The general theory of relativity is an extraordinarily beautiful theory. In classical physics the ideas of matter, motion, space and time are all thought of separately. Space acts as a stage, upon which matter can act. Time is simply a clock, ticking away, allowing matter to move through the stage. But in relativity these ideas are united. Space and time combine into a single entity, spacetime. The presence of matter distorts spacetime, and as matter moves through both space and time, those distortions in turn affect the motion of both matter and light.

The predictions of general relativity were first confirmed by Arthur Eddington in 1919. Physicists studying the complex equations soon found solutions pointing to the existence of black holes — objects so massive that they distort space in such an extreme way that light itself cannot escape. Treated at first as just a mathematical curiosity, the idea of black holes gradually gained acceptance over the following decades. Other solutions to Einstein’s theories have also been proposed, suggesting that bizarre objects such as wormholes, linking distant regions of space through higher dimensional space, or even closed loops of time, are possible.

Despite the revolution in physics, problems with gravity still persisted. Our understanding of the size of the universe changed radically in the early twentieth century when other galaxies were identified for the first time. But observations of these galaxies revealed that they did not spin at the speed predicted by our theories of gravity. Physicists have tried to solve this problem by invoking “Dark Matter”, theorised to be some kind of almost invisible particle that adds additional mass to galaxies. Dark matter cannot be seen by our telescopes, and despite many years of searching we still don’t know what dark matter is. This has led some scientists to try looking for other solutions, including making modifications to the laws of gravity.

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Dozens of galaxies seen in the Abell 3827 cluster. Their motion can only be explained by invoking a mysterious and so far invisible type of particle known as Dark Matter. Credit to ESO.

During the 20th Century, three of the four fundamental forces of nature were described in the language of quantum physics. In this theory each fundamental force has an associated particle — for electromagnetism this is the photon, for the two nuclear forces (known as the Strong and Weak Nuclear Forces) three particles are associated — gluons, and the W and Z bosons.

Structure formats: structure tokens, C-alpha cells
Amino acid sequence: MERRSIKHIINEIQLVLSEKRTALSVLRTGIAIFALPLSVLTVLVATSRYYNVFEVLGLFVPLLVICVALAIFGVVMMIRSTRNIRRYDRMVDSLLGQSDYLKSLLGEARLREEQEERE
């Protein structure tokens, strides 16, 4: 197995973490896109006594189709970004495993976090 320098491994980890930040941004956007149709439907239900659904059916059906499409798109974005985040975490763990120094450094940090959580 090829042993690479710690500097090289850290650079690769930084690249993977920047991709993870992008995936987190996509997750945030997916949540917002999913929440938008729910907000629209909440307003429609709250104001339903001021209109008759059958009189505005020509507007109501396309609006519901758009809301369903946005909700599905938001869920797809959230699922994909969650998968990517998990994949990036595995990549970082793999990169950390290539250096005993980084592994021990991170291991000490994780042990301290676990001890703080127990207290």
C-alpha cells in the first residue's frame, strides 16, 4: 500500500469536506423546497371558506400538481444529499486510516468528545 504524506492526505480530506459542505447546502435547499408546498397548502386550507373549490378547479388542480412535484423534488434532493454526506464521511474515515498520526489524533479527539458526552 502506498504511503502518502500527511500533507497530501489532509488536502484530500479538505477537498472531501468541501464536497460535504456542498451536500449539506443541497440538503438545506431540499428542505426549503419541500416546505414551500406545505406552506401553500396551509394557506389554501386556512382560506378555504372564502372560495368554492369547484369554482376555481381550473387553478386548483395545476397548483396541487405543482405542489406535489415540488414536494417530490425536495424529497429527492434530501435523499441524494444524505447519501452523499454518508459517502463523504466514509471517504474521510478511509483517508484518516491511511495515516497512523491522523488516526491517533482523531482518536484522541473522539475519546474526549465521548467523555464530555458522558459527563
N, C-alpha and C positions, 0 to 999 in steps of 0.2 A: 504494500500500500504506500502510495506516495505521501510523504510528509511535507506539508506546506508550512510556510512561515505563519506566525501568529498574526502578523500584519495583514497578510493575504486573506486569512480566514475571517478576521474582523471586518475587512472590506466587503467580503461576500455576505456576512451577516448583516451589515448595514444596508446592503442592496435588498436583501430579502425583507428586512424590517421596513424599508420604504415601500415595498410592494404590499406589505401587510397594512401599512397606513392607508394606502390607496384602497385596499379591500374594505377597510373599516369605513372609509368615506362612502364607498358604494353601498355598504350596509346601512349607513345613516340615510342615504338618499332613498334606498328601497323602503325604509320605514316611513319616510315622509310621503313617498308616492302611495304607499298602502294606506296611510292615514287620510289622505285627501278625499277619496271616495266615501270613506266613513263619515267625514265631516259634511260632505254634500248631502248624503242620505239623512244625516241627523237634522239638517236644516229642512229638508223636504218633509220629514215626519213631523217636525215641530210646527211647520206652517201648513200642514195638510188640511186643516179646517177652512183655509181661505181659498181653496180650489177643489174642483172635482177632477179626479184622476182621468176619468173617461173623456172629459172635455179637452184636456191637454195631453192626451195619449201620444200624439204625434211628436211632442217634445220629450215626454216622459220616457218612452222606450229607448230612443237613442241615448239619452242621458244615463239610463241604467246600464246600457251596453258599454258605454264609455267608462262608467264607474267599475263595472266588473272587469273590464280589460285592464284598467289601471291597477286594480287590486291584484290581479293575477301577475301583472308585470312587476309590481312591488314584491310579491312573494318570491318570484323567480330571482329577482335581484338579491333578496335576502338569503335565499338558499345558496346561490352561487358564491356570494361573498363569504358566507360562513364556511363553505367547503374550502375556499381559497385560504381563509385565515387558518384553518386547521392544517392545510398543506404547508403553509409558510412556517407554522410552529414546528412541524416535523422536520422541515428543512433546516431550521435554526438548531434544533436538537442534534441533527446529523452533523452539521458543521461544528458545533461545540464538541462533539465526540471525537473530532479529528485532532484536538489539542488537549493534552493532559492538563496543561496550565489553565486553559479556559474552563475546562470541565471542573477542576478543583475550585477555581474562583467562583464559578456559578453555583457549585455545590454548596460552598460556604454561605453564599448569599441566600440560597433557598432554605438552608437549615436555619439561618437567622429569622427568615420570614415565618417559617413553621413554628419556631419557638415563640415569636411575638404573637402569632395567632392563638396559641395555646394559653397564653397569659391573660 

It seems reasonable to expect the fourth fundamental force, gravity, would have a quantum particle as well. This particle, known as the graviton, is actually quite well defined theoretically, but if it does exist it is extremely hard to detect. It is hard, even in theory, to design a detector that could find the graviton. Indeed, scientists believe that it is impossible to build such a detector on the Earth. Problems also arise when trying to fit the graviton in with the mathematics of the rest of quantum physics.

Building a quantum theory of gravity remains one of the key challenges of physics. The hunt for quantum gravity has led to a number of theories — string theory, M theory, quantum loop gravity, twister theory, M8 theory… Theoretical physicists have thrown out dozens of suggestions on how to incorporate gravity into the quantum world, but so far it has been impossible to determine which, if any, is correct.

The weakness of the gravitational force is the main issue. The force is so weak that its effects cannot normally be seen at the quantum scale. Only in some of the most extreme places in the universe — in the big bang or at the heart of a black hole — can quantum gravity be observed. Black holes, by their very nature, cannot be directly observed, and neither can we peer back to the very earliest moments of the universe when quantum gravity may have been present.

All this means that for now the final theory of gravity remains out of our reach. Physicists will no doubt continue to build theoretical models of quantum gravity, but until we find a way to experimentally test those theories it is unlikely we make any real progress. And without a theory of quantum gravity, some of the most bizarre and mysterious structures in the universe will remain unknowable to us.

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Thanks to D&D Editorial Team

A.W. Isaacs

Written by

Space and astronomy enthusiast. Traveller, writer, photographer. If you enjoy my writing, follow me on Medium and find more at www.oneblueplanet.io

Dialogue & Discourse

News and ideas worthy of discourse. Fundamentally informative and intelligently analytical.

A.W. Isaacs

Written by

Space and astronomy enthusiast. Traveller, writer, photographer. If you enjoy my writing, follow me on Medium and find more at www.oneblueplanet.io

Dialogue & Discourse

News and ideas worthy of discourse. Fundamentally informative and intelligently analytical.